I’m looking forward to reading Sleeping Beauties.

It’s not the first with this premise; the one that springs to mind is The Disappearance by Philip Wylie (Within SFdom, Wylie is/was probably best-known for Gladiator, considered to be one of the influences/predecessors for Superman, and co-authoring When Worlds Collide/After Worlds Collide. Within popular culture, Wylie is (well, was) probably best known for “momism” in his Generation of Vipers. Other Wylie to check out: Finnley Wren. And my fave, the stories of Florida fishermen Crunch & Des, there’s one or more collections available.

But the world has changed (some) since Wylie’s 1951 take on this kind of event. Plus the “event” is different here. And Wylie and the Kings are, well, very different authors.

Anyhoo, now I can add Stephen King to my (mental) checklist of authors I’ve seen, and heard read.

And oh yeah, my copy of the book from the event includes the authors’ autographs. Whoohoo!

Pixel Scroll 9/26/17 I’ve Been To Arrakis On A Sandworm With Two Names Twice

(1) NO, IT AIN’T COOL. Indiewire reports “Harry Knowles Allegedly Sexually Assaulted Austin Woman Two Decades Ago, and Drafthouse Owners Didn’t Take Action”.

An Austin-area woman said Ain’t It Cool News founder Harry Knowles sexually assaulted her at an Alamo Drafthouse event — but the reason she’s speaking out now is she believes change is coming.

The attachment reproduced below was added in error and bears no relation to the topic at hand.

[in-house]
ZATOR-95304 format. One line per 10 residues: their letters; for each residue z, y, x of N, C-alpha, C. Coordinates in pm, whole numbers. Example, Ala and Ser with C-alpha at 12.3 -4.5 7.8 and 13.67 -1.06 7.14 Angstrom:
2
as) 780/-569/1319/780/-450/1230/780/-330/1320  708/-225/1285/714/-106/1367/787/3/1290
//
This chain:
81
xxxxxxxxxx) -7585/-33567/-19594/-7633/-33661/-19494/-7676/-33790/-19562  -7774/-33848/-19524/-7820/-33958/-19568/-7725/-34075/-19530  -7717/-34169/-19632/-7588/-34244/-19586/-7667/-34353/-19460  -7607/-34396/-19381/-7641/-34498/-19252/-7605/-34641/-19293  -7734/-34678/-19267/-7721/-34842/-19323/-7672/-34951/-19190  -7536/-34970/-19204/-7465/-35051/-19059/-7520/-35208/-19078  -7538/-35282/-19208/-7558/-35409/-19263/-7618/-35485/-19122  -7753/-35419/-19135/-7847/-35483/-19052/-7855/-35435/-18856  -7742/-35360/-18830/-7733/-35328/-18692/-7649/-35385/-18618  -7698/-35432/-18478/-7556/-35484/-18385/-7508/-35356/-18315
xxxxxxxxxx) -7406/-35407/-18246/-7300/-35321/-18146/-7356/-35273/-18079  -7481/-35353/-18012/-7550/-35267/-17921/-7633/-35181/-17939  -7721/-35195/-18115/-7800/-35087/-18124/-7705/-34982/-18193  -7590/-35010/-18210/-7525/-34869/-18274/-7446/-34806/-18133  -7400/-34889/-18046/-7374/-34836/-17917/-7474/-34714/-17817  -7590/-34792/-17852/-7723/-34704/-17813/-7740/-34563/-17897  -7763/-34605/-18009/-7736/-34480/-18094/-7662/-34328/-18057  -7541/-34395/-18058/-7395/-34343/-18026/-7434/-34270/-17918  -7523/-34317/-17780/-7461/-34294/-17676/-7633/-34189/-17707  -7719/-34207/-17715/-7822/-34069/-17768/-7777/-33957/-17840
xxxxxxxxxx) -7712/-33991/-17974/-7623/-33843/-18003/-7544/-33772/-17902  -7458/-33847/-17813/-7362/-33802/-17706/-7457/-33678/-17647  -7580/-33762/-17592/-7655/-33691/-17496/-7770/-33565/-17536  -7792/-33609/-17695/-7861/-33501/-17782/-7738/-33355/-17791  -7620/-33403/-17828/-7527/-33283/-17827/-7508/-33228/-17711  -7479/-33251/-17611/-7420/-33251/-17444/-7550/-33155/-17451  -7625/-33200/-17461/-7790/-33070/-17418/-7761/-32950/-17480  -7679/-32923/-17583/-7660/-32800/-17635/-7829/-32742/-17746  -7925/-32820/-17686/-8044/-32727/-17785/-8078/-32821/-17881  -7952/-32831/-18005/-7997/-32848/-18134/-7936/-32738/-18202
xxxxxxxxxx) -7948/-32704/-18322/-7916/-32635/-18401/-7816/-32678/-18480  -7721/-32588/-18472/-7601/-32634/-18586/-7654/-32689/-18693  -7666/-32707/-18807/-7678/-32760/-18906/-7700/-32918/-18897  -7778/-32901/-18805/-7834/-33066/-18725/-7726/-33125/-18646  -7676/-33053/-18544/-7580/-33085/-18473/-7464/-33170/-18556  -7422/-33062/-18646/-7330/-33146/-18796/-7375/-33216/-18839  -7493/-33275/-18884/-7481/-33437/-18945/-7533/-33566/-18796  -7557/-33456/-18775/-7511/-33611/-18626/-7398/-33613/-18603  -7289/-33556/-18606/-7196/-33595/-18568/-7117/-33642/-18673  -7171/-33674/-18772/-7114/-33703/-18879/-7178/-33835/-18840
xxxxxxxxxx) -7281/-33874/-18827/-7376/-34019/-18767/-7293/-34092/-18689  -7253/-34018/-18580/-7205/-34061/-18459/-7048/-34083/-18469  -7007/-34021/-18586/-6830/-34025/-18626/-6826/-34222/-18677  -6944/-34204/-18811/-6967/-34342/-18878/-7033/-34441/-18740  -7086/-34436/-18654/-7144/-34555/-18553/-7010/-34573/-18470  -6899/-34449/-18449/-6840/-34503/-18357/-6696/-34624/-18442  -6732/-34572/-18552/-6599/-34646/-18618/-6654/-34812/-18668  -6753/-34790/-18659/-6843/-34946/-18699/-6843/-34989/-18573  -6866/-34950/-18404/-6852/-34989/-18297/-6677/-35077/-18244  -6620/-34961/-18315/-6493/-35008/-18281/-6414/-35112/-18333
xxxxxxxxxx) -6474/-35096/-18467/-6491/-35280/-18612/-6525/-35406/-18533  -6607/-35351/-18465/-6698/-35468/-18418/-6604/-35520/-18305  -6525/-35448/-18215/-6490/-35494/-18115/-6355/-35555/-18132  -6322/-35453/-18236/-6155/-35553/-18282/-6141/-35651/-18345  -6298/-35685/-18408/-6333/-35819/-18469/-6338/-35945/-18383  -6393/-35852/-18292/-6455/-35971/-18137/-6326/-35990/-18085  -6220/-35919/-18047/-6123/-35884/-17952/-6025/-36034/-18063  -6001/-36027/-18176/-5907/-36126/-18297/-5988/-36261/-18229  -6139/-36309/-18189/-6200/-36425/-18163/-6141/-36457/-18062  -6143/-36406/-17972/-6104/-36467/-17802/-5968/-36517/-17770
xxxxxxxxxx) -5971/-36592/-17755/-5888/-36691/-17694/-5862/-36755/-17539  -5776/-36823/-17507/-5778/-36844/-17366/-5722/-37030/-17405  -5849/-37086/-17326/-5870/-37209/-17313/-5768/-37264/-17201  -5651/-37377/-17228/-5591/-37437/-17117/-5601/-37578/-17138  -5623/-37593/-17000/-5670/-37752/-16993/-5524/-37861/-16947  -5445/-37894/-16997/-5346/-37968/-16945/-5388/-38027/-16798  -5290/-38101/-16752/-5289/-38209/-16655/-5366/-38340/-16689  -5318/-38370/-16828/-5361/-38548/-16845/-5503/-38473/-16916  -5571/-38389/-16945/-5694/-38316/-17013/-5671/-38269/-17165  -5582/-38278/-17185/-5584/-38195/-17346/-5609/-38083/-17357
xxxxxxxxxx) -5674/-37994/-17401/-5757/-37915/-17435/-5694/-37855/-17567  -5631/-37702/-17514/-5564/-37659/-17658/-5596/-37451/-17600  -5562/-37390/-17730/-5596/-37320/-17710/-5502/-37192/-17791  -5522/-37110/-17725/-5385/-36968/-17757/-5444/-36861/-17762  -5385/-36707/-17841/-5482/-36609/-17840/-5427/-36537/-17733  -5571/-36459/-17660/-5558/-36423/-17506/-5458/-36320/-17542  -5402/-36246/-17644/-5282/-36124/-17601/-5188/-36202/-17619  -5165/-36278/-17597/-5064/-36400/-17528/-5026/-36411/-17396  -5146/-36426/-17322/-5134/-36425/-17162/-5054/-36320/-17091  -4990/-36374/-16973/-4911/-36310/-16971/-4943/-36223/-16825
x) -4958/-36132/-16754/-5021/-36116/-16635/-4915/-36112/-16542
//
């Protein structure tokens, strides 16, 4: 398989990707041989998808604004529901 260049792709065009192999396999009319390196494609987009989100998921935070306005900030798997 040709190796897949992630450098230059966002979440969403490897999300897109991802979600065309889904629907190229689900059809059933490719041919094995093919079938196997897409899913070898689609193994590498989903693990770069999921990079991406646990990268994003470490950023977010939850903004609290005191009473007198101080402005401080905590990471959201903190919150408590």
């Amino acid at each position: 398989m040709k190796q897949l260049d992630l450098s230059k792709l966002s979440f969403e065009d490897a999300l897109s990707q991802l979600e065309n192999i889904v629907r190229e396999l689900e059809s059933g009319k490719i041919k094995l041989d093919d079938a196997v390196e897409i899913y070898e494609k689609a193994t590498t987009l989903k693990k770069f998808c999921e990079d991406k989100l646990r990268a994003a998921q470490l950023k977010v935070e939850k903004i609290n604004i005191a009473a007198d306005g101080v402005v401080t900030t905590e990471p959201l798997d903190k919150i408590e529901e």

“Harry Knowles groped me, opportunistically, on more than one occasion,” said Jasmine Baker. “I cannot just stay silent. I am not interested in remaining silent.”

The specifics are described at the link. Knowles denied the accusations.

Alamo Drafthouse has severed ties with Harry Knowles, who had a business relationship with the owners, and had cofounded a convention with them.

As a result of the charges, several Ain’t It Cool News staffers have left — Eric “Quint” Vespe, Steve “Capone” Prokopy, and “Horrorella.”

(2) WRITING ABOUT HEINLEIN. Farah Mendlesohn answers some pointed questions about her forthcoming Heinlein book in “Q&A with Ken MacLeod”.

KMM: Heinlein is a hero to and an influence on the ‘right’ of the SF field. I remember many years ago being surprised to hear you being enthusiastic about Heinlein, and I probably asked you something like this: As a feminist of the left, why do you find Heinlein so intriguing?